When a defendant challenges the voluntariness of a plea entered upon the advice of counsel, contending that his counsel was ineffective, "the voluntariness of the plea depends on (1) whether counsel's advice was within the range of competence demanded of attorneys in criminal cases and if not, (2) whether there is a *858 reasonable probability that, but for counsel's errors, he would not have pleaded guilty and would have insisted on going to trial." Ex Parte Morrow, 952 S.W.2d 530, 536 (Tex.Crim.App.1997), citing Hill v. Lockhart, 474 U.S. 52, 106 S. Ct. 366, 88 L. Ed. 2d 203, (1985); Strickland v. Washington, 466 U.S. 668, 104 S. Ct. 2052, 80 L. Ed. 2d 674 (1984); and McMann v. Richardson, 397 U.S. 759, 90 S. Ct. 1441, 25 L. Ed. 2d 763 (1970). As with other types of ineffective assistance of counsel claims, Applicant has the burden to show that counsel's performance fell below a reasonable standard of competence and that Applicant would, with a reasonable probability, have pled not guilty and insisted on going to trial had he been properly advised of how his federal and state sentences would interact.

First we examine trial counsel's performance. In assessing competence, we have held counsel accountable for knowledge, or the ability to attain knowledge, of relevant legal matters that are neither novel nor unsettled. Ex Parte Welch, 981 S.W.2d 183 (Tex.Crim.App. 1998). The manner in which Applicant would serve his sentences is ascertainable, as it is a matter of law. See generally, 18 U.S.C. ยงยง 3585, 3621 (1998); TEX.CODE CRIM. PROC. Art. 42.01. In this case, Applicant was particularly concerned about whether his sentences would run concurrently or consecutively. Counsel had the obligation to provide Applicant with accurate information, and on multiple occasions specifically assured Applicant that he would be transferred to federal custody to serve his two sentences concurrently. We cannot conclude that counsel's mistake regarding the operation of Applicant's sentences was within the range of competence for a criminal attorney.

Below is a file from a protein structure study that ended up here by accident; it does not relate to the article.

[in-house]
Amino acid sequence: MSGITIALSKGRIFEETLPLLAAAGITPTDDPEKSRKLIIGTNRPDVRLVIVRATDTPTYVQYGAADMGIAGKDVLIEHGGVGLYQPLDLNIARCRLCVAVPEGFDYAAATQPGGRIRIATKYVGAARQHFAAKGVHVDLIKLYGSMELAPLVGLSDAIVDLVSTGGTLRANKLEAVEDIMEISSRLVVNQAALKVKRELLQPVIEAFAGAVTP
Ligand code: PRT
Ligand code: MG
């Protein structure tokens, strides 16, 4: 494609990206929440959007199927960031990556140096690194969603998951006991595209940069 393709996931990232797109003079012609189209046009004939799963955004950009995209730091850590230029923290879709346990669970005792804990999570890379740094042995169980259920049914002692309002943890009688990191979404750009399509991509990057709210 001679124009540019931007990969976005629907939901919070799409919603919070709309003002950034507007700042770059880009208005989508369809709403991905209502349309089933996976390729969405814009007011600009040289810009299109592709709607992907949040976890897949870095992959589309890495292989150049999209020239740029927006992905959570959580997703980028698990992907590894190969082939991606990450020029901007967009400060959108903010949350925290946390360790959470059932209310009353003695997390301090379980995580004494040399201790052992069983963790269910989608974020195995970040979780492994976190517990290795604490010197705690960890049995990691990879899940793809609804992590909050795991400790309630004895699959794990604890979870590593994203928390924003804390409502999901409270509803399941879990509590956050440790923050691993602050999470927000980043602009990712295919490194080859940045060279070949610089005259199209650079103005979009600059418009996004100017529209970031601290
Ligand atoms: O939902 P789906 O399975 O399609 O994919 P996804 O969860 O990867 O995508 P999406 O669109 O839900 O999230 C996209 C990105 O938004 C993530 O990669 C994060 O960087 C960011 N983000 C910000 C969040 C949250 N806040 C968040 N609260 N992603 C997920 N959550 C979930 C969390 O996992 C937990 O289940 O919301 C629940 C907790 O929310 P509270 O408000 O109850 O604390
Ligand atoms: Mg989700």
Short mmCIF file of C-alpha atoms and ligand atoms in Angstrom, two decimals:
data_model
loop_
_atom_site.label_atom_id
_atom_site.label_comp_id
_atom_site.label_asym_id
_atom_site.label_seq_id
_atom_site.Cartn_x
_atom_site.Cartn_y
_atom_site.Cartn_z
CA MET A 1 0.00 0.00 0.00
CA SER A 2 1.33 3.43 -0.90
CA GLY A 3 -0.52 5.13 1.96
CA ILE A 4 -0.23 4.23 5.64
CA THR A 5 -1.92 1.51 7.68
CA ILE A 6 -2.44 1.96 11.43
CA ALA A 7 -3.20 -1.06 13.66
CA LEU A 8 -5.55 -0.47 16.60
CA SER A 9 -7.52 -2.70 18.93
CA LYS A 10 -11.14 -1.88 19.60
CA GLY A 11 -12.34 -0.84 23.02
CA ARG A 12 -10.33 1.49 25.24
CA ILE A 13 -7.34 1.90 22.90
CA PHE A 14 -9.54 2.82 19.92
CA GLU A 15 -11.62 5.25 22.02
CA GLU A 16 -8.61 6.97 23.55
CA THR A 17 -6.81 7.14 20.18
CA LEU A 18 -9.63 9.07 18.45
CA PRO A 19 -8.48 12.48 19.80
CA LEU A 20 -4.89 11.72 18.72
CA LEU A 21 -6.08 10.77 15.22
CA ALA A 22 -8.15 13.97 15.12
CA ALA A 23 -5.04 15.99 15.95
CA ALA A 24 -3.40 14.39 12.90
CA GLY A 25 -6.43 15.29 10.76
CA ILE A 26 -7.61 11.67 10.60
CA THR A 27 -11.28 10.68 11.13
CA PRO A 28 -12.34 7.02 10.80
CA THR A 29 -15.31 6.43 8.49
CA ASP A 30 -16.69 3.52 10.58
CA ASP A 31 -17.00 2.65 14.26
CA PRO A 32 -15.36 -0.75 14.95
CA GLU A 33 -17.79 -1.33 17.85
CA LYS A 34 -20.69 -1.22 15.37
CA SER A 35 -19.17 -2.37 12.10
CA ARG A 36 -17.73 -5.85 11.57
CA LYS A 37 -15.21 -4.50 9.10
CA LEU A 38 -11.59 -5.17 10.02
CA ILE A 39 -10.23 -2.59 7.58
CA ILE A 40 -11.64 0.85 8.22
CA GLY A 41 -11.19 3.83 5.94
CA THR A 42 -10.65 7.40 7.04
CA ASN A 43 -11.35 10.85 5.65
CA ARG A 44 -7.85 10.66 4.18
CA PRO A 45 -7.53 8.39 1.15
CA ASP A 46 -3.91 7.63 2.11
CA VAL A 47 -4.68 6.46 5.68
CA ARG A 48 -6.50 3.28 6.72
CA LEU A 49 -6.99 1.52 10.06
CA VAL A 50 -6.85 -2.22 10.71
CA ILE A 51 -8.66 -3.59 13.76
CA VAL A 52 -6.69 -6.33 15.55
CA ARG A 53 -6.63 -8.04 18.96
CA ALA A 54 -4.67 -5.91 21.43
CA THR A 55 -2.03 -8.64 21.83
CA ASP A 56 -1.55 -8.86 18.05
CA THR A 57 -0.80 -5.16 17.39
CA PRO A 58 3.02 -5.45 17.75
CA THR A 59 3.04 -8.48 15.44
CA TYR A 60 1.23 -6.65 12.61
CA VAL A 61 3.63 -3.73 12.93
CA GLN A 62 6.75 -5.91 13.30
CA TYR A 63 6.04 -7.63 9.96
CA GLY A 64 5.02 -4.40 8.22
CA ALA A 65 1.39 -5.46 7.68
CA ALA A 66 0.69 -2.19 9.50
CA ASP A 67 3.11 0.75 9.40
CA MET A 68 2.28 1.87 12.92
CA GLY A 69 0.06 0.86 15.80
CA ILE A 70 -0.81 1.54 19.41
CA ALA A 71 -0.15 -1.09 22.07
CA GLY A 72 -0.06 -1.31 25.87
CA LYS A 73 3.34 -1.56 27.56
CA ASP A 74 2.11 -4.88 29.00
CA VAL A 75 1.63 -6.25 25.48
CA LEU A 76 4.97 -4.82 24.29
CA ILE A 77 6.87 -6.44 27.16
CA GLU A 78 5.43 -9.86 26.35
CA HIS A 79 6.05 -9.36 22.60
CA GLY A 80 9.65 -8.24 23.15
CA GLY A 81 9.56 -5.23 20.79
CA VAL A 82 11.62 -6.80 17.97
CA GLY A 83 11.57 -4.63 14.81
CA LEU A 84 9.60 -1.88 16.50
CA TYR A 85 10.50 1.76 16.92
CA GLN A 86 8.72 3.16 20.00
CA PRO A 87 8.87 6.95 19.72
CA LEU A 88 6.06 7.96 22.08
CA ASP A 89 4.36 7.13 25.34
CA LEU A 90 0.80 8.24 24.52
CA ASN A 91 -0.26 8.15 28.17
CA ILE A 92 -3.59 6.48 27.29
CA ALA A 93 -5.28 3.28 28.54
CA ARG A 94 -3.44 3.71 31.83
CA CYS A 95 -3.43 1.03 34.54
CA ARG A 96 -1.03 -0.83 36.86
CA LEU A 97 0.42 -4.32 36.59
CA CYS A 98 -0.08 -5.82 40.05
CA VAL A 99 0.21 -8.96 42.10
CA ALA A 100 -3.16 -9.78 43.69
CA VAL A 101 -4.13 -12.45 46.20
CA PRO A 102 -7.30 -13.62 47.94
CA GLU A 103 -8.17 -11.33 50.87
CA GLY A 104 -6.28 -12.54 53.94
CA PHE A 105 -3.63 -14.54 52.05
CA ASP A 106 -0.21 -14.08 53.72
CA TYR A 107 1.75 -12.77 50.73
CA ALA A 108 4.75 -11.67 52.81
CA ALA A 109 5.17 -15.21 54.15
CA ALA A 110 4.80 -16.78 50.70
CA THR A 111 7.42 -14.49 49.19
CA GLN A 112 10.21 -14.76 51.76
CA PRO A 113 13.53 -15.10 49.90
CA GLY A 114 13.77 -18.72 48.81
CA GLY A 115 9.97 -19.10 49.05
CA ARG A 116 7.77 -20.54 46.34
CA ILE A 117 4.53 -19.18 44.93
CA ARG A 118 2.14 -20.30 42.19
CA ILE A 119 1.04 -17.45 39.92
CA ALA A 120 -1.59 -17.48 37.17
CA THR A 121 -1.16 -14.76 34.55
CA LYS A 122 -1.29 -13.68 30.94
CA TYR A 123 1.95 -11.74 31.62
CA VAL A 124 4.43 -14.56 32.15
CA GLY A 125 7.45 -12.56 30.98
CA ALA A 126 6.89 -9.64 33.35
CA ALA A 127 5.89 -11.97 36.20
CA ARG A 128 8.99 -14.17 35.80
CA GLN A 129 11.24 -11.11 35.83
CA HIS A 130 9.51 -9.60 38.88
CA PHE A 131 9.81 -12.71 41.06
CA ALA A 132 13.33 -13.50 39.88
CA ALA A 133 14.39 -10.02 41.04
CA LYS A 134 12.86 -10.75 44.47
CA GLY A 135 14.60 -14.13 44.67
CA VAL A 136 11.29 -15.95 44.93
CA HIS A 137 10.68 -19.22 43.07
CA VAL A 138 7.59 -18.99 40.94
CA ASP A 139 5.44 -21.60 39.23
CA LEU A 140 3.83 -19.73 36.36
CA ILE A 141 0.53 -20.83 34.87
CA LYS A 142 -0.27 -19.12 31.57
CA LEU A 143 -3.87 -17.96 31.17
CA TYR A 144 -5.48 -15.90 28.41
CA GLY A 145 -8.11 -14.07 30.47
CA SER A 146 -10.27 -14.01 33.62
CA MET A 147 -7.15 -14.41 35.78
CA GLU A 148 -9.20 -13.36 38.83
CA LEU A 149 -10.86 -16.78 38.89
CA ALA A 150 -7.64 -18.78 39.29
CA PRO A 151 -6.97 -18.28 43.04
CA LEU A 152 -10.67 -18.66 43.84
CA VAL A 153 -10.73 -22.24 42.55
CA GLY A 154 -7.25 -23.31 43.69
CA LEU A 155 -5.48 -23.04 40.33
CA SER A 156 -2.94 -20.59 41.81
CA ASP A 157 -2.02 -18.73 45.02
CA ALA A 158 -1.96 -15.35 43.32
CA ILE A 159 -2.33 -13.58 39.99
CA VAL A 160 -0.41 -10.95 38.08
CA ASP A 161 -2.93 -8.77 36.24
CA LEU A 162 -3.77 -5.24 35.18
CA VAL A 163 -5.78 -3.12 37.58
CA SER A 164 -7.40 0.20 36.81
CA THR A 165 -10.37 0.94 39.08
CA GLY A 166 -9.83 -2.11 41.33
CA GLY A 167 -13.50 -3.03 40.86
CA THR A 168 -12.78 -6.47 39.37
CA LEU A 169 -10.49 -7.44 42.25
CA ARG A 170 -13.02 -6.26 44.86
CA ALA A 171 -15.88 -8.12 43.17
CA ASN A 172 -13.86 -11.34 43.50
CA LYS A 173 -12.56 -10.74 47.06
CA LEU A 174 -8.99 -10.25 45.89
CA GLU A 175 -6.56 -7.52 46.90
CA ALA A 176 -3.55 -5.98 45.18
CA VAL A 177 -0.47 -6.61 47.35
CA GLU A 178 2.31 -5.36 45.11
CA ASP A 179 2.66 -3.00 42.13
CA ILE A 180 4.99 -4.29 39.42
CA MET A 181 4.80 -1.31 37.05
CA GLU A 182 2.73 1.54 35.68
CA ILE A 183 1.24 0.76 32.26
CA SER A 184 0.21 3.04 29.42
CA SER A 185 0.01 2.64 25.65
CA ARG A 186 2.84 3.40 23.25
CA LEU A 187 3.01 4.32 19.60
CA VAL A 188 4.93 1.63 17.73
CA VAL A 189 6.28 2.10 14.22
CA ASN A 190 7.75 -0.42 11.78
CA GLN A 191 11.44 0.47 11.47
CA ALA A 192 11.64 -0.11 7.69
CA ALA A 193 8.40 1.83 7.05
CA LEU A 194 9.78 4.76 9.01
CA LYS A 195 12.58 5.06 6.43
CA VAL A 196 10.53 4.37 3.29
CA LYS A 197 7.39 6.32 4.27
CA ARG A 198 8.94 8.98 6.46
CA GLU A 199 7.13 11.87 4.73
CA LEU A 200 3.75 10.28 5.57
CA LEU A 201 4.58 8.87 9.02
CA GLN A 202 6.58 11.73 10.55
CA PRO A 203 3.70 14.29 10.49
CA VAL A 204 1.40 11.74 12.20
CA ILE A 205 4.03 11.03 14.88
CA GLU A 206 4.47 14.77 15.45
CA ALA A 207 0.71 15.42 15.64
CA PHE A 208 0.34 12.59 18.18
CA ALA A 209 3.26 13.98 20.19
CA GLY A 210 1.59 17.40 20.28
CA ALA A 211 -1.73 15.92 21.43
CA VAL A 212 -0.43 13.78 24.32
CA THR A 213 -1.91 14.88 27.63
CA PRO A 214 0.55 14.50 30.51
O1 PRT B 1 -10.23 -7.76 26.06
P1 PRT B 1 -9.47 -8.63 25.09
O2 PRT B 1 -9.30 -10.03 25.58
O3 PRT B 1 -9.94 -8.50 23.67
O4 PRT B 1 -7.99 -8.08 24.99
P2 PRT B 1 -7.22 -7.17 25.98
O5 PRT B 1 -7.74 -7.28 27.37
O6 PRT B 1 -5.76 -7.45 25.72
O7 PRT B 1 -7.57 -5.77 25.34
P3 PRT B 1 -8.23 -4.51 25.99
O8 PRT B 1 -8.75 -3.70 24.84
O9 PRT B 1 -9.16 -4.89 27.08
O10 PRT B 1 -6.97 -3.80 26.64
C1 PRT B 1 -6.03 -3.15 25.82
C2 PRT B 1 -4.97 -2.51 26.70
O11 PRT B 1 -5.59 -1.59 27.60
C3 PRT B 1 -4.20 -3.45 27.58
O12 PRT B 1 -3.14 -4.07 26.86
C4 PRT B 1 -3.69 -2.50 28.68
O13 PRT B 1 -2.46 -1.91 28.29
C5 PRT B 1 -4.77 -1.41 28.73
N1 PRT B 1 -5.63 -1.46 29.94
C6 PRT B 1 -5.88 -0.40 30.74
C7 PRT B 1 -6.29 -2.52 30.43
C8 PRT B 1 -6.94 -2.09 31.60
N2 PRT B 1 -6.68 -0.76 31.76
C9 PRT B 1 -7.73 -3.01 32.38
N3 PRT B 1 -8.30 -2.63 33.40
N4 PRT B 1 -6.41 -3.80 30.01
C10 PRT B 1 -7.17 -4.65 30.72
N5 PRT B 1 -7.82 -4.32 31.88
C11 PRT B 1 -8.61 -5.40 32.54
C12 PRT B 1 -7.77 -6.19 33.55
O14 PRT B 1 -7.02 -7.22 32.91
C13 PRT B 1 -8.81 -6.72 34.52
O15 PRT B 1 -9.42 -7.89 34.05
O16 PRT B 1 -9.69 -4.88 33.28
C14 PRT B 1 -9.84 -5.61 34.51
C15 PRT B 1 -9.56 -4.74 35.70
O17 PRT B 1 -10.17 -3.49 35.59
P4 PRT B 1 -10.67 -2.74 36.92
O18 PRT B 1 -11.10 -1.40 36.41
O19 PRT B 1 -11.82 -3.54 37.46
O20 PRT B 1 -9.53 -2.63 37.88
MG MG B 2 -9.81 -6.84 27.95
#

Our next inquiry is whether Applicant's decision to plead guilty was a result of that counsel's deficient advice. We consider the circumstances surrounding the plea and the gravity of the misrepresentation material to that determination. Even when a defendant wholly relies upon erroneous advice of counsel, the magnitude of the error as it concerns the consequences of the plea is a relevant factor; not every reliance on erroneous advice is sufficient to justify rendering the plea vulnerable to collateral attack. See Ex Parte Evans, 690 S.W.2d 274 (Tex.Crim.App.1985) (erroneous advice regarding parole too speculative to invalidate guilty plea.); see also Ex Parte Morrow, 952 S.W.2d at 536 (citing cases in which erroneous advice regarding collateral consequences did not render plea involuntary).

Applicant alleges that he would not have accepted the plea bargain had he known he would not serve his sentences concurrently. Applicant's state trial counsel attested that under his interpretation of federal and state sentencing law, Applicant's two sentences would expire at approximately the same time if Applicant accepted the fifteen year offer. Applicant's federal trial counsel stated he believes Applicant agreed to plead guilty to the state charges due to the impression that he would serve his sentences concurrently. Based on this testimony, Applicant has met his burden of showing a reasonable probability that, but for counsel's erroneous advice, he would not have pled guilty. The nature of the erroneous information in this case is of such importance, and so critical to his decision, as to cast doubt on the validity of the plea.